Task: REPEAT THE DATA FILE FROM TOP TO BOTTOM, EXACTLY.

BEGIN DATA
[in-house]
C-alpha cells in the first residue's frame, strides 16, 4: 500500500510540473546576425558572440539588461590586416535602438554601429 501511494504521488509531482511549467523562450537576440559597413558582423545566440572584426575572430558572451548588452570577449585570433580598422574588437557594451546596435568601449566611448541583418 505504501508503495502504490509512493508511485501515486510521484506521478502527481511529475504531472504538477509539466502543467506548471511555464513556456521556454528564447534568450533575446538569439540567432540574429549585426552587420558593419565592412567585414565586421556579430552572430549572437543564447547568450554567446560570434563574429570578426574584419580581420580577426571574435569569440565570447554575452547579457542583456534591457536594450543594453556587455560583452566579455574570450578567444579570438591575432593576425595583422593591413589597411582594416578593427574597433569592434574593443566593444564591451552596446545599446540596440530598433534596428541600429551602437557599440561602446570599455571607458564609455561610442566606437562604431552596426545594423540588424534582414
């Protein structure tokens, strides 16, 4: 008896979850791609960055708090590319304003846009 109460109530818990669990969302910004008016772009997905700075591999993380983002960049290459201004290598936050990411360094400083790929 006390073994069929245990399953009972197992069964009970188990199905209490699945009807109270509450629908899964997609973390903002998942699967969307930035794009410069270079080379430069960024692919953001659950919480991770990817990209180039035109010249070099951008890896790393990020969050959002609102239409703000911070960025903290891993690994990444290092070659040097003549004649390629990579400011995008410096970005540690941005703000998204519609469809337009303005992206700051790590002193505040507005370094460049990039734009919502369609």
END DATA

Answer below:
[in-house]
C-alpha cells in the first residue's frame, strides 16, 4: 500500500510540473546576425558572440539588461590586416535602438554601429 501511494504521488509531482511549467523562450537576440559597413558582423545566440572584426575572430558572451548588452570577449585570433580598422574588437557594451546596435568601449566611448541583418 505504501508503495502504490509512493508511485501515486510521484506521478502527481511529475504531472504538477509539466502543467506548471511555464513556456521556454528564447534568450533575446538569439540567432540574429549585426552587420558593419565592412567585414565586421556579430552572430549572437543564447547568450554567446560570434563574429570578426574584419580581420580577426571574435569569440565570447554575452547579457542583456534591457536594450543594453556587455560583452566579455574570450578567444579570438591575432593576425595583422593591413589597411582594416578593427574597433569592434574593443566593444564591451552596446545599446540596440530598433534596428541600429551602437557599440561602446570599455571607458564609455561610442566606437562604431552596426545594423540588424534582414
């Protein structure tokens, strides 16, 4: 008896979850791609960055708090590319304003846009 109460109530818990669990969302910004008016772009997905700075591999993380983002960049290459201004290598936050990411360094400083790929 006390073994069929245990399953009972197992069964009970188990199905209490699945009807109270509450629908899964997609973390903002998942699967969307930035794009410069270079080379430069960024692919953001659950919480991770990817990209180039035109010249070099951008890896790393990020969050959002609102239409703000911070960025903290891993690994990444290092070659040097003549004649390629990579400011995008410096970005540690941005703000998204519609469809337009303005992206700051790590002193505040507005370094460049990039734009919502369609």